Front & Center

Setting the Stage

We know for a fact that St. Louis theater fans are anxious to return to their seats, because the simple fact is, we are among them! If you’ve been wondering what live plays and musicals will look like in 2021, the answer is that no one knows for certain. But in the meantime, we can offer some interesting insights from professionals in the field. T&S continues to check in with them about recent developments, pandemic precautions and the ever-changing stage production that is St. Louis theater.

Kwofe Coleman, managing director for The Muny, says choosing shows for the outdoor theater’s 2021 season was actually one of the easiest things his staff has had to do this year; it’s the same lineup originally scheduled for 2020. The plan is to stage Seven Brides for Seven Brothers, Mary Poppins, Smokey Joe’s Café, The Sound of Music, Sweeney Todd and On Your Feet!, with the season beginning in early July and running through early September.

Coleman says The Muny is working closely with city and health officials to devise seating, traffic and safety arrangements for in-person shows. “We have a COVID-19 committee of health care and theater professionals who are staying on top of local and national regulations,” he says. “We are keeping an open, transparent dialogue to make the most informed choices. We’re also asking audiences to follow guidelines and help us accomplish safe experiences for everyone—artists, crew, staff and guests.”

He says the theater has been better able to adjust to the developing situation because of recent renovations and technology updates. “If those changes hadn’t already been made, we would have a more difficult time this year,” Coleman says. “Another thing that has given us some peace is knowing that everyone has experienced the same frustrations with closures and cancellations. The fact that the pandemic became a global reality made shutting down easier in some ways.”

Andrew Kuhlman, associate producer for Stages St. Louis, says the Kirkwood-based company is eager to return to the boards as well. It will do so in a beautiful new home, the Kirkwood Performing Arts Center, which was under construction when the pandemic arose. Its main stage is located in the 529-seat Ross Family Theatre. (To take a video tour, search YouTube for the center’s name.)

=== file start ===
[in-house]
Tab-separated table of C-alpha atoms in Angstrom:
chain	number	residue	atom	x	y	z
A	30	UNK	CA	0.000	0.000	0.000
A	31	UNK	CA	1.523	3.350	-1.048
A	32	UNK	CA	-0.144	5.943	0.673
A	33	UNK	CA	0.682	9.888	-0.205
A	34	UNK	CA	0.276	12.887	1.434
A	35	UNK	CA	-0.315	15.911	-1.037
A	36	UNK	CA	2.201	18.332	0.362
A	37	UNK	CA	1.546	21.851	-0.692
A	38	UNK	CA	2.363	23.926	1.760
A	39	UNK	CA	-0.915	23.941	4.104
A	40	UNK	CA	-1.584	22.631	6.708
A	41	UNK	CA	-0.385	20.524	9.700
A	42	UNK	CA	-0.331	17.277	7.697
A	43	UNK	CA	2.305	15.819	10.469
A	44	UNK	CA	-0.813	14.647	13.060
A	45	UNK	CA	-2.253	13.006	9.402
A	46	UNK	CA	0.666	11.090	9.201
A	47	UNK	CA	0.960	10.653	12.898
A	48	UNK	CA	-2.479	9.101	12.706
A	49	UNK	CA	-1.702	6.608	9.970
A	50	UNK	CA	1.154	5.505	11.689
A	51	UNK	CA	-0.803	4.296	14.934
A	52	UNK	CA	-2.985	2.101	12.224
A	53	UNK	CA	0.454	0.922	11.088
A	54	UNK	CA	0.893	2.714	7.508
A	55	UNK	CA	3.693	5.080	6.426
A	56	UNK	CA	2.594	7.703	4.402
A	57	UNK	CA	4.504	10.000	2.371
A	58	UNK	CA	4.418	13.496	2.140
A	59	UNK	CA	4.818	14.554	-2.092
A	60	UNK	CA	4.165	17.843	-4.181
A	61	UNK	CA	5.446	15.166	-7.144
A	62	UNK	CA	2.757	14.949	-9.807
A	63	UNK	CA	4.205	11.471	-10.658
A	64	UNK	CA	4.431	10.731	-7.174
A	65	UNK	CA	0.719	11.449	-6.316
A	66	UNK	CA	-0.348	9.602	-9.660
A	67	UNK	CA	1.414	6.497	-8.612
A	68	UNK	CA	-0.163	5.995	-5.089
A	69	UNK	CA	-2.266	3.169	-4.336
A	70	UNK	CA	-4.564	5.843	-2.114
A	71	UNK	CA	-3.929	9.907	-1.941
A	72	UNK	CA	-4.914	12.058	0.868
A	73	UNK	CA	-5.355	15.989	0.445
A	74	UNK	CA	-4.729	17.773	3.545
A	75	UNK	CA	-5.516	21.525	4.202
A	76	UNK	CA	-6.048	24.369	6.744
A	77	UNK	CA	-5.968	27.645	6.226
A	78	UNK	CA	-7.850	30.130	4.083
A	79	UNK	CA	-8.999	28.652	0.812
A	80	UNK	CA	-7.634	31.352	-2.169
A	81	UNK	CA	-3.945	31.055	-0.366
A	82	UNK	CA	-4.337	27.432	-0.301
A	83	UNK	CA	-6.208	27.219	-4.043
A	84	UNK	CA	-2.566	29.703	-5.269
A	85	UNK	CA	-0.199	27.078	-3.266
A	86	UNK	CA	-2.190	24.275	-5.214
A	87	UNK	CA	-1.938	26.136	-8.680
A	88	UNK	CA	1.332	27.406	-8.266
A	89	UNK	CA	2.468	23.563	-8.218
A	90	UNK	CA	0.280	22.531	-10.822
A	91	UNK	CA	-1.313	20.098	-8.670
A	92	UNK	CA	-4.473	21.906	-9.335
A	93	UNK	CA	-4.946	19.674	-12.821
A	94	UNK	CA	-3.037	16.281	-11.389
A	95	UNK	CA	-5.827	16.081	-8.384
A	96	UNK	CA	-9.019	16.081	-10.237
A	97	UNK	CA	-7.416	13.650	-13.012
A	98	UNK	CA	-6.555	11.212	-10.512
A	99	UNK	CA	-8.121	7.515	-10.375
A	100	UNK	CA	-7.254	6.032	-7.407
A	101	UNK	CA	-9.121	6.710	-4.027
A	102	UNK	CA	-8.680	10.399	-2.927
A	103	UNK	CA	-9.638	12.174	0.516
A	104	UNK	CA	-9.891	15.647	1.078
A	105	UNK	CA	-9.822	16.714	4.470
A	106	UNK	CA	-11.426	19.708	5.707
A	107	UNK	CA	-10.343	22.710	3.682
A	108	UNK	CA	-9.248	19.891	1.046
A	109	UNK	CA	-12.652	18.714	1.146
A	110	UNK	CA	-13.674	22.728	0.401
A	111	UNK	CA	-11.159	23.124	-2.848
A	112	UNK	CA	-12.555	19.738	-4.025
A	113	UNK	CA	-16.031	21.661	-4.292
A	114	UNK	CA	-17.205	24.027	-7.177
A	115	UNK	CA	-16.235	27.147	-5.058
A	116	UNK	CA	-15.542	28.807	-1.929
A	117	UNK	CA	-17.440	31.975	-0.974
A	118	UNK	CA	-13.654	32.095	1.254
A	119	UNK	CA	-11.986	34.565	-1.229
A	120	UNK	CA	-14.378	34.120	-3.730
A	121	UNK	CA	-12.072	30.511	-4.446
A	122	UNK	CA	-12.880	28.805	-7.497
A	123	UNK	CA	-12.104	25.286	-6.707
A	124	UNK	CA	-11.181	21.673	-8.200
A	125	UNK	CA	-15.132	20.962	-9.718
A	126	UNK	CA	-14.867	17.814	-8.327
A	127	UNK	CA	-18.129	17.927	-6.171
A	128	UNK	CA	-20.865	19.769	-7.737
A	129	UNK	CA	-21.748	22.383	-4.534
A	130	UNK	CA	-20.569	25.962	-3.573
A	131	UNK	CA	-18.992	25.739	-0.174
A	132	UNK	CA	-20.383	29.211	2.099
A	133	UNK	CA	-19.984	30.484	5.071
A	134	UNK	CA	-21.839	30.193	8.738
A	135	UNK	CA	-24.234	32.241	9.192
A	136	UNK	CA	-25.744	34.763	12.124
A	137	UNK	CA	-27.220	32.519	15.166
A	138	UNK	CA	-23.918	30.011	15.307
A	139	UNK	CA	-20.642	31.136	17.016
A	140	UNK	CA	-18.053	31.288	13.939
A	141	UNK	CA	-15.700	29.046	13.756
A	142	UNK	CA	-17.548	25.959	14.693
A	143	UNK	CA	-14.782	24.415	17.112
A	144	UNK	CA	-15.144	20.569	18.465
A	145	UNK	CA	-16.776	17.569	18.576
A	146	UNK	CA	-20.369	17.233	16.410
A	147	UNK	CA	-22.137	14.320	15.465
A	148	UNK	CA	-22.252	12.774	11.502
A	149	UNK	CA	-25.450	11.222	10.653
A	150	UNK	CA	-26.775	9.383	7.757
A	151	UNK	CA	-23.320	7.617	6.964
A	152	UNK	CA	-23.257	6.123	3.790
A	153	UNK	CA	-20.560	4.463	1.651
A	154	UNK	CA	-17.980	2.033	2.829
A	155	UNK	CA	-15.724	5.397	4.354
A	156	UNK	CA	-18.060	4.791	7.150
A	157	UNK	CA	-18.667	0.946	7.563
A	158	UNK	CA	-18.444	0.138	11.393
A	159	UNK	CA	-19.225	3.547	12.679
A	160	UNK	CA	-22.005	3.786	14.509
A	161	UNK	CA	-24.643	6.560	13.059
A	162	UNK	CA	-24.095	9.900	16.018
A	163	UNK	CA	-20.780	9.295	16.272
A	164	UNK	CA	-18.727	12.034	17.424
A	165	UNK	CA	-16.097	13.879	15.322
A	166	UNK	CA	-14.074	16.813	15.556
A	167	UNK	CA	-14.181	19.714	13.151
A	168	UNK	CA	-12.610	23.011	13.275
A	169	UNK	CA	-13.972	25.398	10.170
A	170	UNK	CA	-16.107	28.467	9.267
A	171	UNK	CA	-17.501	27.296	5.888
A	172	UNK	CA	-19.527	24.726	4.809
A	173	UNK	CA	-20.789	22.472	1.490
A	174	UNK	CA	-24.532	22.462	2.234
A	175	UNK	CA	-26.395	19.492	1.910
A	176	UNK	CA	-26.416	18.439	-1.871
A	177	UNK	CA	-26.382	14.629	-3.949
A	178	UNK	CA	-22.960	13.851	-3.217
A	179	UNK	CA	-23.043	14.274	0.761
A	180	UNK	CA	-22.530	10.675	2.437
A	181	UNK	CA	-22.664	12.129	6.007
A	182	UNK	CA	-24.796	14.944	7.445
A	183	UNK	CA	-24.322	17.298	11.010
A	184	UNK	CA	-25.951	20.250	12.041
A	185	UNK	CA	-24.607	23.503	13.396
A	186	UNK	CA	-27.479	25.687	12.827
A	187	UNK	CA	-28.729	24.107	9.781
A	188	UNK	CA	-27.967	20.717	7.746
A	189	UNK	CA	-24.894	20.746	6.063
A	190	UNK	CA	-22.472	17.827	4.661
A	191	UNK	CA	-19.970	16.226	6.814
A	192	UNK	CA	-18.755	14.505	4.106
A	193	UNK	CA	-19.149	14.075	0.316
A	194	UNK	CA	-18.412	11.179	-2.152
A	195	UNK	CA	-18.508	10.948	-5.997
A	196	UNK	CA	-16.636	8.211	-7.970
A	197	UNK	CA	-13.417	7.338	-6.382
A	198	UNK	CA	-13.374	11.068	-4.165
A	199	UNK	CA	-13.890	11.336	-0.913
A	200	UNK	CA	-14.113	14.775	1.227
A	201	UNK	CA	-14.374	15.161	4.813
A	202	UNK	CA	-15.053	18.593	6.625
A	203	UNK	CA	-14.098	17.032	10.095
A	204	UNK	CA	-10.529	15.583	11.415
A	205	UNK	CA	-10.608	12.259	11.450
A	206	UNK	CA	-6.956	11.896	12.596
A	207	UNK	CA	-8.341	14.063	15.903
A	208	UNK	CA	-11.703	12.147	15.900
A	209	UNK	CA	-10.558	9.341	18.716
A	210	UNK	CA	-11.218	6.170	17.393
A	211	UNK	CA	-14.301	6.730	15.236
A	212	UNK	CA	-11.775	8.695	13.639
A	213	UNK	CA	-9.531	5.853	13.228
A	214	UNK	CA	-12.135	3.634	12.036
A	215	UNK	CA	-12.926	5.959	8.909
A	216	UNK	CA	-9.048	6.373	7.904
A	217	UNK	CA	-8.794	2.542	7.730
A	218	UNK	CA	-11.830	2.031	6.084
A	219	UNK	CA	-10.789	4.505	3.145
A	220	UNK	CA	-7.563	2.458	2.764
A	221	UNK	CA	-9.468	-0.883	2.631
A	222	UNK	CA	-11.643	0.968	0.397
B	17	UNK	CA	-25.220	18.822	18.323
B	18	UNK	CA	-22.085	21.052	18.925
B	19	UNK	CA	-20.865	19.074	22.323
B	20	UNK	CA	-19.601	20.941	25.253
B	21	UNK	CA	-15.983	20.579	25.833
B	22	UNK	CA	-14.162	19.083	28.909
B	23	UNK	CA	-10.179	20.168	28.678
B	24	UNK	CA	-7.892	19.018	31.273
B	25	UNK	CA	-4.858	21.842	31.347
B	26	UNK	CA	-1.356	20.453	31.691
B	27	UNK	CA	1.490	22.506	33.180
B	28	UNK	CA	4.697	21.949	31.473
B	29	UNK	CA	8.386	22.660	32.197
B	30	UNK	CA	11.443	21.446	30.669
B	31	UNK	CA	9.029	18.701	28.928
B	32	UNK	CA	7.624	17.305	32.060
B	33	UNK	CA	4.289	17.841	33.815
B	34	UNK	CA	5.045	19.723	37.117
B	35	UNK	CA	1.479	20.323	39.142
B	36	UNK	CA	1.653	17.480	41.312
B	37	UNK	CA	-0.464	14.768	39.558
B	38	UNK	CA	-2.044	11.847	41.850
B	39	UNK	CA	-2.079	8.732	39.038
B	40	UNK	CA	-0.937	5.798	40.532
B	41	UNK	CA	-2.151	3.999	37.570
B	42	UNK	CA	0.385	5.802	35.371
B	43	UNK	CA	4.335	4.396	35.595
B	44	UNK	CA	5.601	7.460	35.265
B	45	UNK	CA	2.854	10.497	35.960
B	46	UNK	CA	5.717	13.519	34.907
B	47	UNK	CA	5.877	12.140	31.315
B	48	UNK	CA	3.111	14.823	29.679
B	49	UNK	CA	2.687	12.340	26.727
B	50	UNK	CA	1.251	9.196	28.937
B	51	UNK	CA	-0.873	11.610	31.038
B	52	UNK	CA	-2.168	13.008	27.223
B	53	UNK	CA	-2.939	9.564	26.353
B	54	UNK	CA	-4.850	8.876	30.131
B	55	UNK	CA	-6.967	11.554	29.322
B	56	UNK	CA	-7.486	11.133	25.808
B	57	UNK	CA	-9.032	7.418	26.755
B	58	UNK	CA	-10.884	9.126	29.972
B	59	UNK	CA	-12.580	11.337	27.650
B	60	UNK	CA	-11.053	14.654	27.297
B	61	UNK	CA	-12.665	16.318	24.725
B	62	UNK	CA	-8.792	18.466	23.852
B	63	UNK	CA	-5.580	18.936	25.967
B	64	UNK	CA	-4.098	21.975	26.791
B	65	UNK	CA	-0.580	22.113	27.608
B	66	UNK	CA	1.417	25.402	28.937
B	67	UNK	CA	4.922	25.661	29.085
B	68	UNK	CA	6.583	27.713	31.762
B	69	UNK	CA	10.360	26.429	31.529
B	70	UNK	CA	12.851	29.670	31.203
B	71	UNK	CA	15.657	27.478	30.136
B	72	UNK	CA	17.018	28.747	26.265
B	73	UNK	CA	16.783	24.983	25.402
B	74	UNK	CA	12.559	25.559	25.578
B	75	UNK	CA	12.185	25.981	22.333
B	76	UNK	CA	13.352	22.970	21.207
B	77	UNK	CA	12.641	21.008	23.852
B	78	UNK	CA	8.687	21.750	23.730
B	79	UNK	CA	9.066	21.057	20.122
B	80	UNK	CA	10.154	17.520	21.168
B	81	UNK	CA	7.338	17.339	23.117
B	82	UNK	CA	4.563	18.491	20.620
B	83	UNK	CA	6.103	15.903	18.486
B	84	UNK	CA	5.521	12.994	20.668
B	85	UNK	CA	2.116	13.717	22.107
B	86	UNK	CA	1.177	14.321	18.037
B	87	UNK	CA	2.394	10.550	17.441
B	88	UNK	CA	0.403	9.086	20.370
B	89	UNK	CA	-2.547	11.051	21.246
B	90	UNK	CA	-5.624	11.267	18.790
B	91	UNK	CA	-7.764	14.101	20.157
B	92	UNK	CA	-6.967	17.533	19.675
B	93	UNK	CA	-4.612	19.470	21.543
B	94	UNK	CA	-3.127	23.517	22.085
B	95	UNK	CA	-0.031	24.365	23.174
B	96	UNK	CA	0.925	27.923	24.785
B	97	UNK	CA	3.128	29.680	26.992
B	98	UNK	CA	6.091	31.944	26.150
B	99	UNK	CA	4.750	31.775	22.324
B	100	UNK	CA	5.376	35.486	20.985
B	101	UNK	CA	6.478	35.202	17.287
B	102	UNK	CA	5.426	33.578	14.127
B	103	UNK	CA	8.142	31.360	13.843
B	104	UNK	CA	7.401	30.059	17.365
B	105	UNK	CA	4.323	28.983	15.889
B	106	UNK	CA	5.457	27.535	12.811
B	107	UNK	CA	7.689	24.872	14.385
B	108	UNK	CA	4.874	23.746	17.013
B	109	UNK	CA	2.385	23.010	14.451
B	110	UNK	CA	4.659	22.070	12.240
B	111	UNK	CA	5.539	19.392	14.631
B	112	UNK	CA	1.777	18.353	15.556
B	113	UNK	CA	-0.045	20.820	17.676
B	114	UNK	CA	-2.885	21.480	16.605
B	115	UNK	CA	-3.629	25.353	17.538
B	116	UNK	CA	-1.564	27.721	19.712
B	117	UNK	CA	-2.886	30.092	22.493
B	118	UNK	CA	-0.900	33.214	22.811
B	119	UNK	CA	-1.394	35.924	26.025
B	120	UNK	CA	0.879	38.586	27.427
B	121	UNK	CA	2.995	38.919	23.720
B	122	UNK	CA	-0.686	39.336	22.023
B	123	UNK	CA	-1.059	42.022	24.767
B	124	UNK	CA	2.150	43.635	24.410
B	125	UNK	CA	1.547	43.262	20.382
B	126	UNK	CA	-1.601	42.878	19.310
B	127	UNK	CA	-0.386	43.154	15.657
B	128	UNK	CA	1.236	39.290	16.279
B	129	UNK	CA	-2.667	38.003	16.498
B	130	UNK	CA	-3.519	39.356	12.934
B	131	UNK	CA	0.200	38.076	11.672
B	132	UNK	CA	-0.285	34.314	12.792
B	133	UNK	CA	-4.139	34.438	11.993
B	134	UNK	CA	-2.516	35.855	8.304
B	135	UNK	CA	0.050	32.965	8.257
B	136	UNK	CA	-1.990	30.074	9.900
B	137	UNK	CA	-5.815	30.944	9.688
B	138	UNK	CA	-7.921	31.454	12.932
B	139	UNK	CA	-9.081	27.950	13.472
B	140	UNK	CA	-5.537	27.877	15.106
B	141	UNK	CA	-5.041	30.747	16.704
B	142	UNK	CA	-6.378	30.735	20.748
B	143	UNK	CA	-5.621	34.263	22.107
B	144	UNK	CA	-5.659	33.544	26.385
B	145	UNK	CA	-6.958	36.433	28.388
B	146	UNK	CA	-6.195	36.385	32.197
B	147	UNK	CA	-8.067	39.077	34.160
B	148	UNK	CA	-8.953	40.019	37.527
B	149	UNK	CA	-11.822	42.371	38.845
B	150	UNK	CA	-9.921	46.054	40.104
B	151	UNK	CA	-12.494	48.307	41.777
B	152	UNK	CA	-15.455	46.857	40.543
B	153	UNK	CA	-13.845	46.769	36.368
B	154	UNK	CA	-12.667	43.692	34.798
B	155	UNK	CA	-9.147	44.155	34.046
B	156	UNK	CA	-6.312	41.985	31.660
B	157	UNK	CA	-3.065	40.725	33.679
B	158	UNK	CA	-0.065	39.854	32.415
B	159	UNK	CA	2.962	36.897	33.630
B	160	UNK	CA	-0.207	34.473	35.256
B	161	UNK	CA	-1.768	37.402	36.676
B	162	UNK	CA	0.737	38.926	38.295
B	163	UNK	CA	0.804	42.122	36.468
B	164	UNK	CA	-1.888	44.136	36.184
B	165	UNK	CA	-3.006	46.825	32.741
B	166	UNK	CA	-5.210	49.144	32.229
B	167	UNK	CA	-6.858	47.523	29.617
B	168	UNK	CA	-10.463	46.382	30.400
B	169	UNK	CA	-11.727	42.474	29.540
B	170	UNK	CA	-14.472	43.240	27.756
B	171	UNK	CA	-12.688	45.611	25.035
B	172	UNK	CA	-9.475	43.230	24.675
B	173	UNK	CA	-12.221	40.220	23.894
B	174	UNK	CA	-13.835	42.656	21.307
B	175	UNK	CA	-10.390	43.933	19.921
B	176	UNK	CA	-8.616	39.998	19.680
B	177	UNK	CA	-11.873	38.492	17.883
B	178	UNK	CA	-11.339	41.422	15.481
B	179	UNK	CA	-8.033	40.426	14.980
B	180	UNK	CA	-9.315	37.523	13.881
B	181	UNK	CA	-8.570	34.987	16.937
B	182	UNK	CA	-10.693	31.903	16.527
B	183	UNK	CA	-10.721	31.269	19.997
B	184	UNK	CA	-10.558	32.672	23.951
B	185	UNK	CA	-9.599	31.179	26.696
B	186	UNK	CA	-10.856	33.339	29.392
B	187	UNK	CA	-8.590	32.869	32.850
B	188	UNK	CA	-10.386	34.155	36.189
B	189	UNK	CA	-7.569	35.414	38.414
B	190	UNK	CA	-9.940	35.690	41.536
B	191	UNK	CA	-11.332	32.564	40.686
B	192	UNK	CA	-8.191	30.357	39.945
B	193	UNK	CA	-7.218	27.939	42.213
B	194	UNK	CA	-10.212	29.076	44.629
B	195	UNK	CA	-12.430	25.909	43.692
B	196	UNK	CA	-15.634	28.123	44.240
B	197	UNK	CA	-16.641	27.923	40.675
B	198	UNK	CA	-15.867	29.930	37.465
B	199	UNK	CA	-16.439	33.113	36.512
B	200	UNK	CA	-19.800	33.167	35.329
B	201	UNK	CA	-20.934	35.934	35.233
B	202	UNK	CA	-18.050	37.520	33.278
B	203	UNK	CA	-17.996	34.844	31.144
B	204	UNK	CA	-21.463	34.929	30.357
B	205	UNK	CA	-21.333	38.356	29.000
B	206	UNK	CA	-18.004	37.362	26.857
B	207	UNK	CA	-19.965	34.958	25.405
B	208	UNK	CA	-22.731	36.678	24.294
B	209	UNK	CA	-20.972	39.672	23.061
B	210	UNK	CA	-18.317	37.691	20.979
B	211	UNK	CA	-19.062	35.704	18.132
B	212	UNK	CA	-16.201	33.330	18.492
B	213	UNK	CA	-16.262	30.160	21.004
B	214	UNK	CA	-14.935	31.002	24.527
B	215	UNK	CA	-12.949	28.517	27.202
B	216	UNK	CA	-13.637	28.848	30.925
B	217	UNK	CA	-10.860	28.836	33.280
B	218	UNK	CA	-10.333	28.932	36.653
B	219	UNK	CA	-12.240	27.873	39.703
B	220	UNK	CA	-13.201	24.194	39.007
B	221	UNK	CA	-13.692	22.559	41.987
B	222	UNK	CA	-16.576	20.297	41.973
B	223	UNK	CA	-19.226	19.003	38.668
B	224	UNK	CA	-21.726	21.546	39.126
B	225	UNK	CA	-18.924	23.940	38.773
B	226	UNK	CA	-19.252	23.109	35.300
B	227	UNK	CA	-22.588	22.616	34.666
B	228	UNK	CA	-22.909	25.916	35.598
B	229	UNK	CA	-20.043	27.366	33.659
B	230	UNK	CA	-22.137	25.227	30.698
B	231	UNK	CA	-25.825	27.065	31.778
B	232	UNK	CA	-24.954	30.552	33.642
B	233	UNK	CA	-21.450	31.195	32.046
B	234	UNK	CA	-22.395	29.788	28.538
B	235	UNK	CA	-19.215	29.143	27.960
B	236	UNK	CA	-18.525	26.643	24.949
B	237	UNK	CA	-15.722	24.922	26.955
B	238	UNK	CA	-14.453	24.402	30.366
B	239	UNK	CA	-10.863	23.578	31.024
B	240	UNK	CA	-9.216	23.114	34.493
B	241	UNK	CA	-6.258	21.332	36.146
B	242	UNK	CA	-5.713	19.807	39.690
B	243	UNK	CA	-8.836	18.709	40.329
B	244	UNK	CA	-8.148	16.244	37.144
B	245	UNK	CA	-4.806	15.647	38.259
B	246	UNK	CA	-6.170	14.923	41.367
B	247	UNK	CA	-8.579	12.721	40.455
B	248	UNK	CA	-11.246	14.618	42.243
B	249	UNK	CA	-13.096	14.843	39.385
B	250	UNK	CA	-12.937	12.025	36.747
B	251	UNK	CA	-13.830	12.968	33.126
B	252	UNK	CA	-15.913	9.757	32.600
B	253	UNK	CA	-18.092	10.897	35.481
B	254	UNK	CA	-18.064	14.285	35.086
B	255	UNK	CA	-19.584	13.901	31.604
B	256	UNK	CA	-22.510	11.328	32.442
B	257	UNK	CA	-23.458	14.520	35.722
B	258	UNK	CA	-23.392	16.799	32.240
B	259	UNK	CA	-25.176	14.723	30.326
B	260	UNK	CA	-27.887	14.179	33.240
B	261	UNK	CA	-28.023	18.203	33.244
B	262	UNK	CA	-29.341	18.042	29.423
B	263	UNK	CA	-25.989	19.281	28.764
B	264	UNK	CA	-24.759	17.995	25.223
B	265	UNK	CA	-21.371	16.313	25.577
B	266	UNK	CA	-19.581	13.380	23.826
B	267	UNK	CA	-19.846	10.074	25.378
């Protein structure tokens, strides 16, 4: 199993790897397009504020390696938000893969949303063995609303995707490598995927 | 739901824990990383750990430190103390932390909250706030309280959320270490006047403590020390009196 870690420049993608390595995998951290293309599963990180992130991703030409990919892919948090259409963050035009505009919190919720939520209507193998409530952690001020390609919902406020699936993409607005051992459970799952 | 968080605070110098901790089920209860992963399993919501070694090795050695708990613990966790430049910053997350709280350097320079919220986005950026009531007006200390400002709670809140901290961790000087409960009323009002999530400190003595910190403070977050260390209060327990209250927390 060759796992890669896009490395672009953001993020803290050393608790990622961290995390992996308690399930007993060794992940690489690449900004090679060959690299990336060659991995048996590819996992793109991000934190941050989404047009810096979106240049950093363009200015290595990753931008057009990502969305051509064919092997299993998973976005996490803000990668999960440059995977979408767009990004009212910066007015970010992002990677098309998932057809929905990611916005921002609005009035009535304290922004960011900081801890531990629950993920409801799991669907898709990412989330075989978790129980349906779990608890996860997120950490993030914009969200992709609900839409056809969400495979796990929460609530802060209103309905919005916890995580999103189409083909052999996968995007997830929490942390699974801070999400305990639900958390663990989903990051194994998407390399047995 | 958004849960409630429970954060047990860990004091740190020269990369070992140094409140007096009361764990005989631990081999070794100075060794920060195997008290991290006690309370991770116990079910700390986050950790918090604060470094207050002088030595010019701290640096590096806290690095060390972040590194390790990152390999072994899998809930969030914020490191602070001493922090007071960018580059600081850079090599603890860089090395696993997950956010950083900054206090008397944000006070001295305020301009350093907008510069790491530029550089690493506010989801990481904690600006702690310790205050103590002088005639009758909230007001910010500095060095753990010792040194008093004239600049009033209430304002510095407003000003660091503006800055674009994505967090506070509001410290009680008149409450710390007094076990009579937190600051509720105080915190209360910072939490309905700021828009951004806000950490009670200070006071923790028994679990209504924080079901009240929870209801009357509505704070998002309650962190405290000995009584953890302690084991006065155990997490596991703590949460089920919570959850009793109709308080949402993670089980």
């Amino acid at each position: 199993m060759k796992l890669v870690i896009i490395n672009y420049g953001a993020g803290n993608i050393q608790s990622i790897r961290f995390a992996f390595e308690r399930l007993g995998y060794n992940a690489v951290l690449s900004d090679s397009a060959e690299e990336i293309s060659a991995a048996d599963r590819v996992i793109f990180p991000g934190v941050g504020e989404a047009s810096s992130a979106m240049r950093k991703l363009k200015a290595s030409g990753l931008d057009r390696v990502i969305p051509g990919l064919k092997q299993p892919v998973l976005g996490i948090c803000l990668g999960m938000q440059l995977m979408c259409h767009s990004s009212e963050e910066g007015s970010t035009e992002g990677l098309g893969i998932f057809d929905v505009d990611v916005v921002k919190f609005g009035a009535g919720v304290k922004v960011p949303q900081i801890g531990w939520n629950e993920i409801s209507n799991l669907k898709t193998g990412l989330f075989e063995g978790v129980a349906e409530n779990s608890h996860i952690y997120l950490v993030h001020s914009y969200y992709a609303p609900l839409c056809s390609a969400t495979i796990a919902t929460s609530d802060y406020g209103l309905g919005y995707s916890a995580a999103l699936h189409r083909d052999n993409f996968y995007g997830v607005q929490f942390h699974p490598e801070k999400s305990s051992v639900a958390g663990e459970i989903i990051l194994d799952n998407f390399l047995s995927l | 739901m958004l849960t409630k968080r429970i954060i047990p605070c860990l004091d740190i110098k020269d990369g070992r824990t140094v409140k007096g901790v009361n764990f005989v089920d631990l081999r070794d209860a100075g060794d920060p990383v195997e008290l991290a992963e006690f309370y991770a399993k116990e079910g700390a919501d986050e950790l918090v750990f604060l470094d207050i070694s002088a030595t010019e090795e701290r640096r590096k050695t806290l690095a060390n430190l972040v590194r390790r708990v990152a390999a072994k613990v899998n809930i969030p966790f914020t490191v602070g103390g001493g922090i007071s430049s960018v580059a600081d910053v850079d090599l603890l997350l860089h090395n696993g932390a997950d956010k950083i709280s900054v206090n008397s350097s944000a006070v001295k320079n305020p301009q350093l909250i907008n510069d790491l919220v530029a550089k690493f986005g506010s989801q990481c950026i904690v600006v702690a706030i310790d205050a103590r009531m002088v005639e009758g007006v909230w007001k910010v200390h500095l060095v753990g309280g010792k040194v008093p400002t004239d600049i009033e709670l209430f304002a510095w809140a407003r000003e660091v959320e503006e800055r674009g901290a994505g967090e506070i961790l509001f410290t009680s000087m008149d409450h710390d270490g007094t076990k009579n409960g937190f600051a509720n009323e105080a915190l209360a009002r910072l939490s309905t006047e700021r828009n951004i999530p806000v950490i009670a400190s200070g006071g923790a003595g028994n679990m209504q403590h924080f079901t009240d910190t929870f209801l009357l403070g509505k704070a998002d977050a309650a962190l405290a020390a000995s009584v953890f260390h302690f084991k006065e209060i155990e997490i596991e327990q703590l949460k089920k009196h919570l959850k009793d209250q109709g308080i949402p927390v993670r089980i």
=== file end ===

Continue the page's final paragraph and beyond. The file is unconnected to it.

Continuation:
“People hoped live performances would return last spring, but then it became clear that it would take much longer,” Kuhlman says. “We’ve had to make schedule adjustments for 2021, including canceling A Chorus Line and the Family Theatre Series production of A Year with Frog & Toad. However, we do plan to stage Always … Patsy Cline and Jersey Boys this year.” The abbreviated season has been pushed back a bit as well, kicking off in August.

This year marks Stages’ 35th anniversary, and Kuhlman says staff and performers are excited to be celebrating in a fresh, modern, state-of-the-art venue. He says they are working to provide a safe, enjoyable season for patrons who have been waiting eagerly for the curtain to rise again.

Season schedules and programs may change. For the latest developments, visit muny.org and stagesstlouis.org.

Pictured at top: The new Kirkwood Performing Arts Center
Photo courtesy of Stages St. Louis

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